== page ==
More Ways to Recycle Plastic: Make a Quilt Square


Image from Leave No Plastic Behind: Amy Chovnick and 4H

Quilts are as American as apple pie. Pioneer women made them out of scraps of leftover and unwanted bits of fabric out of necessity, but they are also an art form with wonderful patterns. Lately they have become huge communal projects, with people contributing squares on a particular theme to make up the whole.

The National Plastic Quilt Project is a variation but continues the long line of community involvement and using leftovers. Its 24 squares were drawn from across the United States, are all made of plastic and all have a common theme of using recycled plastic.
Images from Leave No Plastic Behind: Vicky DeKrey

The National Plastic Quilt Project started as a call to artists, school children and working people to make a square for a quilt as well as making a commitment to live a plastic-free life during a three month period. This had to include not buying anything packaged in plastic and making a 12" square out of any plastic that was collected. The result would be a collection of these squares which would be made into the quilt and displayed across the U.S.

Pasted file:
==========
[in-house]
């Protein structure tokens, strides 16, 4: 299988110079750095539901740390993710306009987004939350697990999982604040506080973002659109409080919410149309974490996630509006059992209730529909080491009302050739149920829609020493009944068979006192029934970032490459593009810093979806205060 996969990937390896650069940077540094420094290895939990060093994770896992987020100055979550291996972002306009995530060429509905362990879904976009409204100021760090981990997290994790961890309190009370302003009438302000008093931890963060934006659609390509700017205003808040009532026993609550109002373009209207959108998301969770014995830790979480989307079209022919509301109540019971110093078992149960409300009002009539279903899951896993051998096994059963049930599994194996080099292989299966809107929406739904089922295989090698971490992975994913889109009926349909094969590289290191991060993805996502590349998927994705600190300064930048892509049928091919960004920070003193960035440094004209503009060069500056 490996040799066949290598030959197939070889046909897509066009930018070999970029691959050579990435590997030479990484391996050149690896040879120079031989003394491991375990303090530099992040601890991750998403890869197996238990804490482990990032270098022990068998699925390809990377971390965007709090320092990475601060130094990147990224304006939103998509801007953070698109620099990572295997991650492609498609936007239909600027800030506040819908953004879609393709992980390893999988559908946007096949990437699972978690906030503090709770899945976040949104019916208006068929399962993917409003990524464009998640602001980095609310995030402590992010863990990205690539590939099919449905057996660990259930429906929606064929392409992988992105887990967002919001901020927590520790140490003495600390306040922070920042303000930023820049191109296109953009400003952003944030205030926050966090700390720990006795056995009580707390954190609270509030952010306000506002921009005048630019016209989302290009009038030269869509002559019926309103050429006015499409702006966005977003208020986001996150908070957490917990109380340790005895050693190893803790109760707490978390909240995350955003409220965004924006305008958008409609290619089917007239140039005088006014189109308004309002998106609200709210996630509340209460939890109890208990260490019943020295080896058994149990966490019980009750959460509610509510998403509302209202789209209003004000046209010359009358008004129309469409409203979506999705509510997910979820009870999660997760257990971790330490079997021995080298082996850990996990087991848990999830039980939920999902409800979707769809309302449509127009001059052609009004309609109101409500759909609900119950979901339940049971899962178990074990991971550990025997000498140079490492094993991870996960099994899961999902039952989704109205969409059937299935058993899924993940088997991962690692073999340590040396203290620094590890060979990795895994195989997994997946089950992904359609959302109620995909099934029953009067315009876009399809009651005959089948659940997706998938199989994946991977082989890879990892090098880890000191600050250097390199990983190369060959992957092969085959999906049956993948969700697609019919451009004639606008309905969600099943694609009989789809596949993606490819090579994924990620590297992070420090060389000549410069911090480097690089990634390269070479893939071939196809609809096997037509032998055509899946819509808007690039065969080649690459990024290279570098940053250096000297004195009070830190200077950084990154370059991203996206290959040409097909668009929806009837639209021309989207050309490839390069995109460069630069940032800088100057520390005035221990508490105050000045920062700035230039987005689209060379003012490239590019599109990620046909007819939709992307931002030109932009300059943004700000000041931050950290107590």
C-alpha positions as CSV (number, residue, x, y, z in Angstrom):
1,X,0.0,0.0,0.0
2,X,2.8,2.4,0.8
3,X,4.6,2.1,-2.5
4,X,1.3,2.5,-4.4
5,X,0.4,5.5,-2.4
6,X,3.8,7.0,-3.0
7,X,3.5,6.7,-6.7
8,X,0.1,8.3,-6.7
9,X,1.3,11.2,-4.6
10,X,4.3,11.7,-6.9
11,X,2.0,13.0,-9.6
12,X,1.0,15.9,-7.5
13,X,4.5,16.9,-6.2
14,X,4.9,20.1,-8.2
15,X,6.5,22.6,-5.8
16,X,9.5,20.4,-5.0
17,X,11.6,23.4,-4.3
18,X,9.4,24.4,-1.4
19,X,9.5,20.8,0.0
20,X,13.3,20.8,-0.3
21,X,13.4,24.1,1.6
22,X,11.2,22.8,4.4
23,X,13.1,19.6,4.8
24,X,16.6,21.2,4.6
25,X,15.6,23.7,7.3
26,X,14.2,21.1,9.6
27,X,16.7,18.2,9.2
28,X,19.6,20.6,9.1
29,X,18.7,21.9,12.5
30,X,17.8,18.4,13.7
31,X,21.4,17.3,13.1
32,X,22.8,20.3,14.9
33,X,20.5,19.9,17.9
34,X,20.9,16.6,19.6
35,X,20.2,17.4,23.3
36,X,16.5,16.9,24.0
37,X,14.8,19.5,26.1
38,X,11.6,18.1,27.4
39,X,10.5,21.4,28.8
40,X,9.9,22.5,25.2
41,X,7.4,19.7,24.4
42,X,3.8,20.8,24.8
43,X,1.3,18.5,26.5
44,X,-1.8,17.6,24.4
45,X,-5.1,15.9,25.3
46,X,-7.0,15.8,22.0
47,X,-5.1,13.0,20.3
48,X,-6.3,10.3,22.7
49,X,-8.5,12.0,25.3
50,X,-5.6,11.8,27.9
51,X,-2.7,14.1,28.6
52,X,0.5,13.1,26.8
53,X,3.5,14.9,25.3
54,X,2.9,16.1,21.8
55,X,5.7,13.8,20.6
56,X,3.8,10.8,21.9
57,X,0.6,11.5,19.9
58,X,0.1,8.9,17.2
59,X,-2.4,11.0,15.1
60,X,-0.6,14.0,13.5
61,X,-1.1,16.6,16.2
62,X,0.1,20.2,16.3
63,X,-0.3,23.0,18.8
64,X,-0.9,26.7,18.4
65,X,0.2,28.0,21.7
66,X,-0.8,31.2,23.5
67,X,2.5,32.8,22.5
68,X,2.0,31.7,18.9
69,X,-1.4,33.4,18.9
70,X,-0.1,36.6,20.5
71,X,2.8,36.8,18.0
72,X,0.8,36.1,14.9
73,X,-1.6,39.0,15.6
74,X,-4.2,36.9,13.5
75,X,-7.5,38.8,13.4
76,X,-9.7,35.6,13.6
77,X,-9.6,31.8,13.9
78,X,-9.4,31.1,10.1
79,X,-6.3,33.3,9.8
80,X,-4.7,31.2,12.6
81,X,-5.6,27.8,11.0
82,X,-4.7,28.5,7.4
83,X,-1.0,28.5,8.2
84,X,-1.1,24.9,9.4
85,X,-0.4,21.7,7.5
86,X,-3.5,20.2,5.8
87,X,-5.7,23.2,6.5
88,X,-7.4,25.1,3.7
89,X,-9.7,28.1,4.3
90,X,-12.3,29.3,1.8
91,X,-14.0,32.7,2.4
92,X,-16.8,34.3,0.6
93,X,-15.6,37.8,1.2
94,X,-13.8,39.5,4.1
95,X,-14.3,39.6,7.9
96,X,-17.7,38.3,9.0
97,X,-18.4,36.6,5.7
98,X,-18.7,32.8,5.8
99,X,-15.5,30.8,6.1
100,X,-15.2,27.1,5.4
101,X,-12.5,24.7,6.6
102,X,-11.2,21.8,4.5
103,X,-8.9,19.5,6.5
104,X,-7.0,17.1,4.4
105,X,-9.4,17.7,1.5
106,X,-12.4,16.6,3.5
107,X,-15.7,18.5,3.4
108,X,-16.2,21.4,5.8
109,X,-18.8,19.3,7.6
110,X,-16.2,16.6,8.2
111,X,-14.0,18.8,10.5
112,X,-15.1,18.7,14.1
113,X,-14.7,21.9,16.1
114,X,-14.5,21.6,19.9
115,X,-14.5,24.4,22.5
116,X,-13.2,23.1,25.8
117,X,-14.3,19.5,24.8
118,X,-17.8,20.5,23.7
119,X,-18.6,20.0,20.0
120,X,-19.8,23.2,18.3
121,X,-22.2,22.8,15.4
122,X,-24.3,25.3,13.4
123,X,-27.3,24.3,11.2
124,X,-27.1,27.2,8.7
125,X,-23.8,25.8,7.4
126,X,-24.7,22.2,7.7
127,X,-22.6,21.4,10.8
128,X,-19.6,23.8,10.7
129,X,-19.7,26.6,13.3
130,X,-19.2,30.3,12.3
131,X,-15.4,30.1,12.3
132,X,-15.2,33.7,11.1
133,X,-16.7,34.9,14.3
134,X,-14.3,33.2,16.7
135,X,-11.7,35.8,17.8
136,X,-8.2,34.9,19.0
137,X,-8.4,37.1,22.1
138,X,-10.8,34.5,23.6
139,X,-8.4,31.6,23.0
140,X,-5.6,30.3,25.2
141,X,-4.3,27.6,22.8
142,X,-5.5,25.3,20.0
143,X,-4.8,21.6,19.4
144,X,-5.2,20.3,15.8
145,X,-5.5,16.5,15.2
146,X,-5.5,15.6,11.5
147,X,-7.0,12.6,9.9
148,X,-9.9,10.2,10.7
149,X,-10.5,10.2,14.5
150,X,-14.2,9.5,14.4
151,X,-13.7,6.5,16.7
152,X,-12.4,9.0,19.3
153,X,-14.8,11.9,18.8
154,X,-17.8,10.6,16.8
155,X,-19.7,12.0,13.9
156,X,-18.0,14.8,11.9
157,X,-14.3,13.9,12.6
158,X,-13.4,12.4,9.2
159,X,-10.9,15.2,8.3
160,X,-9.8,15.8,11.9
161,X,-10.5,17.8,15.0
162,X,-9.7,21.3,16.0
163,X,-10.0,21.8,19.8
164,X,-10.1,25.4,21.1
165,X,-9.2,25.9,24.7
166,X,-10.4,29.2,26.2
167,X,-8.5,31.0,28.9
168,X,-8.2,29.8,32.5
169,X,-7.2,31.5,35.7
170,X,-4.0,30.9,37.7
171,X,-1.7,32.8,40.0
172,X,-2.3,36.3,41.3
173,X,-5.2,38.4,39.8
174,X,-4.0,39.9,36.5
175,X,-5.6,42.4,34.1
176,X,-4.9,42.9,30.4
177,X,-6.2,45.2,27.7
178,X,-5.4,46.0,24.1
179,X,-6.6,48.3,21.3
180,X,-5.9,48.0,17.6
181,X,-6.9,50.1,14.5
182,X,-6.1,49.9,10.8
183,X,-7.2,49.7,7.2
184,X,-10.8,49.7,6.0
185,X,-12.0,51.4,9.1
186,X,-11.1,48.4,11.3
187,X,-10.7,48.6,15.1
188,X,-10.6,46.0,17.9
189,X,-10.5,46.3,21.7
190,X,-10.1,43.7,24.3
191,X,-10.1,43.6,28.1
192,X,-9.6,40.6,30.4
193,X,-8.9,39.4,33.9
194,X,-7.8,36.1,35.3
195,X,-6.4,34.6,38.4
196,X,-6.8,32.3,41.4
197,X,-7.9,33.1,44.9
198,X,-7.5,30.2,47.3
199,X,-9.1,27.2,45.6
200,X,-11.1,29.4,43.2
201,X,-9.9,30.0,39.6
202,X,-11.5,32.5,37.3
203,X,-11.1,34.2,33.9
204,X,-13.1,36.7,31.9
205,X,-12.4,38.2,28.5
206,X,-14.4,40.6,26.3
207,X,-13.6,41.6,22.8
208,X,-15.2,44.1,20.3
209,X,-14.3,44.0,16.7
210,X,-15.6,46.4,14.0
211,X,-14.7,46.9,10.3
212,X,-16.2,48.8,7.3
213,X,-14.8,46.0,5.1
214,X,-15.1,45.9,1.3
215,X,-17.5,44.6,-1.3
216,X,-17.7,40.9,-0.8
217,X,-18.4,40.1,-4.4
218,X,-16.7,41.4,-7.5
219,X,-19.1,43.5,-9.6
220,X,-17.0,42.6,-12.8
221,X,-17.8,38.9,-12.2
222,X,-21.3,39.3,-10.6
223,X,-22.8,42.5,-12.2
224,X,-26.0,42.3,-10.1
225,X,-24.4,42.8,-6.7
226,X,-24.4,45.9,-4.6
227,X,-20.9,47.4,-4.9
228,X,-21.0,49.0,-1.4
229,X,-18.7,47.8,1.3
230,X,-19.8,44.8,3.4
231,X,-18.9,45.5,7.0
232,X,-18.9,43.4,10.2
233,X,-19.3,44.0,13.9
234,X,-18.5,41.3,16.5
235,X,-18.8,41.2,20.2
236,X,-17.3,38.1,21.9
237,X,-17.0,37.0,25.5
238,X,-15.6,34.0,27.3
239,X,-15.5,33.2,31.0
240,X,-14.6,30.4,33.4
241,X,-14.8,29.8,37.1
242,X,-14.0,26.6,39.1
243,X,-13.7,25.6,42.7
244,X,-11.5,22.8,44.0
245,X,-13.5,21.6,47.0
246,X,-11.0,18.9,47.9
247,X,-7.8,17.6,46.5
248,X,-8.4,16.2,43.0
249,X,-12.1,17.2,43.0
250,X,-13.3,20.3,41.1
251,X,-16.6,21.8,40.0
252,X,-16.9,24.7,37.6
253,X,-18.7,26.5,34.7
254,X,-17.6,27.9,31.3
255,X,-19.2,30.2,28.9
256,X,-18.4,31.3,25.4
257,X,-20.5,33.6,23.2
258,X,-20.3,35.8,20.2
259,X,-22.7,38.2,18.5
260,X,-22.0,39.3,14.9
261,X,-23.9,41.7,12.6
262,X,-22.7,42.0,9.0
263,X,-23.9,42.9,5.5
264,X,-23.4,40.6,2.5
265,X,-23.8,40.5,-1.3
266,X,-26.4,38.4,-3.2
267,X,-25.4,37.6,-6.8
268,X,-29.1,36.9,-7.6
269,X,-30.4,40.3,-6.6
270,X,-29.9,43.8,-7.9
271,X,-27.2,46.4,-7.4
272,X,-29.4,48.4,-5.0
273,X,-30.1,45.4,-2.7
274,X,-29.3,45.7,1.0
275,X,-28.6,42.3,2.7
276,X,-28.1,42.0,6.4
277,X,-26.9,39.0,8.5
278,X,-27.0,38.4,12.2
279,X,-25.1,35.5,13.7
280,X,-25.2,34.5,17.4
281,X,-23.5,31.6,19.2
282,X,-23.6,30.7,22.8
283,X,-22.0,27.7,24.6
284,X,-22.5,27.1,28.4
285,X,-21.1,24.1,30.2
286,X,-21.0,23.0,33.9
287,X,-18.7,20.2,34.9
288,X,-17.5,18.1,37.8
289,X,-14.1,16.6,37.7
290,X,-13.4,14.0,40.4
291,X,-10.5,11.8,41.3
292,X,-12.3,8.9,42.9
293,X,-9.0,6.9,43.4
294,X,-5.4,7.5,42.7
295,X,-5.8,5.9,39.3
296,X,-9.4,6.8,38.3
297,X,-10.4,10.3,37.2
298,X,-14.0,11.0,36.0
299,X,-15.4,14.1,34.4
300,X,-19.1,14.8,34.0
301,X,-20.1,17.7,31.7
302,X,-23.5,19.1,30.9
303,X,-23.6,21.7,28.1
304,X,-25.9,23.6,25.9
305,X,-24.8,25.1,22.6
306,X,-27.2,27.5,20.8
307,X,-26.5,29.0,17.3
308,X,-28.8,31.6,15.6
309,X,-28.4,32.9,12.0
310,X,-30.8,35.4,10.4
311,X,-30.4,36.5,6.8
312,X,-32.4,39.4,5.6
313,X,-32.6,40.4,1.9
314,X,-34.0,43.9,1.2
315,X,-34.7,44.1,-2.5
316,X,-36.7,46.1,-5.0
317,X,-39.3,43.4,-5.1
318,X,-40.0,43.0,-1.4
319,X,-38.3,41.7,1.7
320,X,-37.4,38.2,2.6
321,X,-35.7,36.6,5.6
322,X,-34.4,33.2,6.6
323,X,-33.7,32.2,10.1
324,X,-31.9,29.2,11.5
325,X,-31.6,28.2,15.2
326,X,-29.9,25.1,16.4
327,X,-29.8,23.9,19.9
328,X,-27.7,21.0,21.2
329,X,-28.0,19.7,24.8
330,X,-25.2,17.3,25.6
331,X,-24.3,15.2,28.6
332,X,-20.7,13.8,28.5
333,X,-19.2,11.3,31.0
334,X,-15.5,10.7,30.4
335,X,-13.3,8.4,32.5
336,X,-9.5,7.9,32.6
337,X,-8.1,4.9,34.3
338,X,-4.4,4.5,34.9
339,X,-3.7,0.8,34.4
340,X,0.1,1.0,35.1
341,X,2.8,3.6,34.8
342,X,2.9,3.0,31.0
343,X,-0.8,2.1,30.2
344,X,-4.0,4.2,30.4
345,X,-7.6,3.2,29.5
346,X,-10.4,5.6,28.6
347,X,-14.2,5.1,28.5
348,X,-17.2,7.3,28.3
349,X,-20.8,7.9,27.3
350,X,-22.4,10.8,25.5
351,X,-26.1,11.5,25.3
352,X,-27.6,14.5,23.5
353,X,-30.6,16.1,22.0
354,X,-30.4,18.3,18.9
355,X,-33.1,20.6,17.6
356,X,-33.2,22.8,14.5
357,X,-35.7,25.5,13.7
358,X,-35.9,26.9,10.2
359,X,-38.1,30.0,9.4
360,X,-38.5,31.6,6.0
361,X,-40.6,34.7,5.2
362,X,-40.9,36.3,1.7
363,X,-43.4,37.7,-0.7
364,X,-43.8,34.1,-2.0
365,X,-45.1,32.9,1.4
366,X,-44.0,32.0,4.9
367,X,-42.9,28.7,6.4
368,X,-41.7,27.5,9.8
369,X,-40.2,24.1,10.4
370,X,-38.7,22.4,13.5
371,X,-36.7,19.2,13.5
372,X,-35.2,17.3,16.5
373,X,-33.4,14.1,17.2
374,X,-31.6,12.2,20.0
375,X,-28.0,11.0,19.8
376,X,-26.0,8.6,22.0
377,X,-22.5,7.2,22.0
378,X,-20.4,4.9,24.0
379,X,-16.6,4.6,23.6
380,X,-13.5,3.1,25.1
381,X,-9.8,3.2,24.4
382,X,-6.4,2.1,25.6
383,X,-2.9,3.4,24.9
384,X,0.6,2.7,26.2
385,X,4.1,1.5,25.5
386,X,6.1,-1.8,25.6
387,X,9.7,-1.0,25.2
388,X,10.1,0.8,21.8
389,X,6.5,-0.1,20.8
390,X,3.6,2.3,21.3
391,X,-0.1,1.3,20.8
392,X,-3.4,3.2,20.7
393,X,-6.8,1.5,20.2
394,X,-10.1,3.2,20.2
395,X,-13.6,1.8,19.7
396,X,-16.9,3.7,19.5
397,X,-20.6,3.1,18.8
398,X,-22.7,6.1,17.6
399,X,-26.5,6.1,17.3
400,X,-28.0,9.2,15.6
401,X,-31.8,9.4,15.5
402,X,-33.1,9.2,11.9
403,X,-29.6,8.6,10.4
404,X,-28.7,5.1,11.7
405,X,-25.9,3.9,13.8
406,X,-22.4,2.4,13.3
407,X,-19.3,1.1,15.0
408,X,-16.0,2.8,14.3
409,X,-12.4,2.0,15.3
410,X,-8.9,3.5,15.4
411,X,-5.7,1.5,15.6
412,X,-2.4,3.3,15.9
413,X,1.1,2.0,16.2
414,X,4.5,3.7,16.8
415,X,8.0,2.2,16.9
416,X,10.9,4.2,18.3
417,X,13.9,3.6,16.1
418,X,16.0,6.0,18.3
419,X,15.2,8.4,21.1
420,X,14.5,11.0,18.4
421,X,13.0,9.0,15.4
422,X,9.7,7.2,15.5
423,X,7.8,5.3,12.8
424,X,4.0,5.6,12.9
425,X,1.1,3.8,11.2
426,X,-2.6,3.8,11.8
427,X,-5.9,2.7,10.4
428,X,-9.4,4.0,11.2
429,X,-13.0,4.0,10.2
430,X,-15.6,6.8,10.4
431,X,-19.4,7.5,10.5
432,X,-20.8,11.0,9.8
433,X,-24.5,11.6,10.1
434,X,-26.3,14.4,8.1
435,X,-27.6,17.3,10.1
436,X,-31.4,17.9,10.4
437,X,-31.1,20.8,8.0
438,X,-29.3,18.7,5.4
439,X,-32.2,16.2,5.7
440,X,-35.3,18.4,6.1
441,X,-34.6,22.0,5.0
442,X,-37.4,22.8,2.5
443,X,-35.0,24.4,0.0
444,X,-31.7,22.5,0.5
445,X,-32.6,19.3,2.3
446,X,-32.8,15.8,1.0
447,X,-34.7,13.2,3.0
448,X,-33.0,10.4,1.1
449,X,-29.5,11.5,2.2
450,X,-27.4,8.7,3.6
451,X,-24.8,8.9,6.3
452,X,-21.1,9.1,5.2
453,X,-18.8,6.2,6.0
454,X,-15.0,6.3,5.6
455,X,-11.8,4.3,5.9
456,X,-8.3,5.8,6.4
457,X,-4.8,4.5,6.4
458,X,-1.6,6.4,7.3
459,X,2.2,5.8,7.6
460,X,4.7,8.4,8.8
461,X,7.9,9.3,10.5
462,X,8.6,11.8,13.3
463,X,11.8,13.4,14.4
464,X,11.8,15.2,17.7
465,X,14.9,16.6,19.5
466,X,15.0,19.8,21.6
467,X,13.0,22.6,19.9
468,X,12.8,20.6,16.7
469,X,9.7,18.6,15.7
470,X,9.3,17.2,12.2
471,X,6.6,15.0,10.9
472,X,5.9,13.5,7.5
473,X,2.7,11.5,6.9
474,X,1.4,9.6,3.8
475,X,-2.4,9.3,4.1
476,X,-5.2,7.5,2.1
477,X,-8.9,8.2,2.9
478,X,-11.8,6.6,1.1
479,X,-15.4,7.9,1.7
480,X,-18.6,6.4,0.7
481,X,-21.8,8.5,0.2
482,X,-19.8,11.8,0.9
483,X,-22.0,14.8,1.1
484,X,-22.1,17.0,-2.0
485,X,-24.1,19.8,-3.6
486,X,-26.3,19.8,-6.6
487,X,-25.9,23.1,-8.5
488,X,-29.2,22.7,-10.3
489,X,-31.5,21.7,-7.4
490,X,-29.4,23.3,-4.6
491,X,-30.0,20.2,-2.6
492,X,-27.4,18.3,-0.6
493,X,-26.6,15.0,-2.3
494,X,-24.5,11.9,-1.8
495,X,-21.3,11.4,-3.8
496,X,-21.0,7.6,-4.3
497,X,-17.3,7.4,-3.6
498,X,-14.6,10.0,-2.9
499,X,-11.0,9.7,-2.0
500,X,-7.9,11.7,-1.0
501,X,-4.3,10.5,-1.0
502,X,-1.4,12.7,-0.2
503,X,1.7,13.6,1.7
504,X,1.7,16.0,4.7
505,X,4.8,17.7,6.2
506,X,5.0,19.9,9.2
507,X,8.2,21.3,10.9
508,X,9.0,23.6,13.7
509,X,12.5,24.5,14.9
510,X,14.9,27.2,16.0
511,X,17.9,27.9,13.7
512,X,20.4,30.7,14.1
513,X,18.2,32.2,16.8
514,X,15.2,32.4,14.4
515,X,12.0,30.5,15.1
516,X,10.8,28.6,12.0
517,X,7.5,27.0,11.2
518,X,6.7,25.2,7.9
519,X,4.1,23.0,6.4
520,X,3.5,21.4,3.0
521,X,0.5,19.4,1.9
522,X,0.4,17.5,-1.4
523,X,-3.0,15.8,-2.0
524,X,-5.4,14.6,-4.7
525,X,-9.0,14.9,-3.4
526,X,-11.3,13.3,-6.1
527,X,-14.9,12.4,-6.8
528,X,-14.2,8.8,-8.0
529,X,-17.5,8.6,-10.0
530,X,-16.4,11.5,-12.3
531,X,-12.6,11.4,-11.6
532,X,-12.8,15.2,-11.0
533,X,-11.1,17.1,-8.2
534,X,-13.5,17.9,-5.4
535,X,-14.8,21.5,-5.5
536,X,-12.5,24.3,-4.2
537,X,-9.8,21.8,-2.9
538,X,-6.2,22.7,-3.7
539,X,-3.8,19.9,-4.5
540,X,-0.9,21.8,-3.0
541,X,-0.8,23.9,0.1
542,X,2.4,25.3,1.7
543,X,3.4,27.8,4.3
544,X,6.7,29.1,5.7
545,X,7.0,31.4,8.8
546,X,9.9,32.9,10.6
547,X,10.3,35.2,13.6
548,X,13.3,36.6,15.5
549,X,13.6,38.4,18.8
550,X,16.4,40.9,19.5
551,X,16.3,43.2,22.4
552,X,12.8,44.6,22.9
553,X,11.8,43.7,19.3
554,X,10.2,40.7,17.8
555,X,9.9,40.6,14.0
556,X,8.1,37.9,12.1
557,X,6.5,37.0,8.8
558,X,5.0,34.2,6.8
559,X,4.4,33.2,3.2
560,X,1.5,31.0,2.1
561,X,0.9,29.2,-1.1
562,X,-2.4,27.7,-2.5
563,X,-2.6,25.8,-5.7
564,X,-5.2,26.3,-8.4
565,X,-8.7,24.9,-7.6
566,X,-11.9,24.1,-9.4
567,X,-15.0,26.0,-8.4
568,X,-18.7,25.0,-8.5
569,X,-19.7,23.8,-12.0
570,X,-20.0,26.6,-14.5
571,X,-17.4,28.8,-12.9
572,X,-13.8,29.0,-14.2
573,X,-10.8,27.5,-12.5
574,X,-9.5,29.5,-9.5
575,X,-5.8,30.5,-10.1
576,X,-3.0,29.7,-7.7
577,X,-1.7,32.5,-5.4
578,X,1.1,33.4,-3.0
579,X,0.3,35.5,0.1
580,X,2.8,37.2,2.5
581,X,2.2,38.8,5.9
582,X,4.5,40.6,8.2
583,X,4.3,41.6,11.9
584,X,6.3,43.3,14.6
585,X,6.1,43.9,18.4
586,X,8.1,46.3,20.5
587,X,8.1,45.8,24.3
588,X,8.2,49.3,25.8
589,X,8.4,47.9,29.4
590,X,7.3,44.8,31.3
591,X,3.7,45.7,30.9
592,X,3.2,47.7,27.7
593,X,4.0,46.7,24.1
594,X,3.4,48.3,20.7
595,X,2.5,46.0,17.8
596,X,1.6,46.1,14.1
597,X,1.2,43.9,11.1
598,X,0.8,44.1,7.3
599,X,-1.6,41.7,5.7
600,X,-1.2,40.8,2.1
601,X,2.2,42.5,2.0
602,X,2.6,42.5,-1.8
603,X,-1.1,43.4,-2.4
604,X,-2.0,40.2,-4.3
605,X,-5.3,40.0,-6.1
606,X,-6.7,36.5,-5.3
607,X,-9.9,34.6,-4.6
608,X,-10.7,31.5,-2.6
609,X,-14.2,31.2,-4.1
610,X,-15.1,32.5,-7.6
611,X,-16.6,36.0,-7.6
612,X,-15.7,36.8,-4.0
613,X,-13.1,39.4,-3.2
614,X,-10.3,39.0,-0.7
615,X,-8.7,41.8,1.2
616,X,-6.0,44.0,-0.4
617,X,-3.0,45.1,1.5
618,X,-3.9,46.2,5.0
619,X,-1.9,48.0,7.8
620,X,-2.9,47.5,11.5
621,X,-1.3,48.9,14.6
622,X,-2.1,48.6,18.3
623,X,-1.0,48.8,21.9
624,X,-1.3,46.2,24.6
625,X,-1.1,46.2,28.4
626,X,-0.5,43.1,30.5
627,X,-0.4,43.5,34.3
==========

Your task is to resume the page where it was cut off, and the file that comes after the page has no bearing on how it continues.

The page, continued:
The artists used a fascinating range of plastics and themes for their squares. One used just packaging materials (above), another used personal feminine products, another used toilet paper wrapping which look very Mondrian-esque, (see below) and another layers of bags and straws.


Heather Bouley

It's a project of a Portland Oregon based group Leave No Plastic Behind. They are a community group that is locally based and "presents art exhibits and creative events year round to raise consciousness about the damaging effects of single-use plastic and motivate people to reduce and reuse." Their reach has extended with the National Quilt Project and has grown to include artists from across the country and displays of the quilt in several locales. Its last showing was at an ecological shoestore in Portland. If you live in the area, keep an eye out for this fascinating piece of Americana and recycled art.

Tags: Artists | Communities | Plastic Bags | Recycled Consumer Goods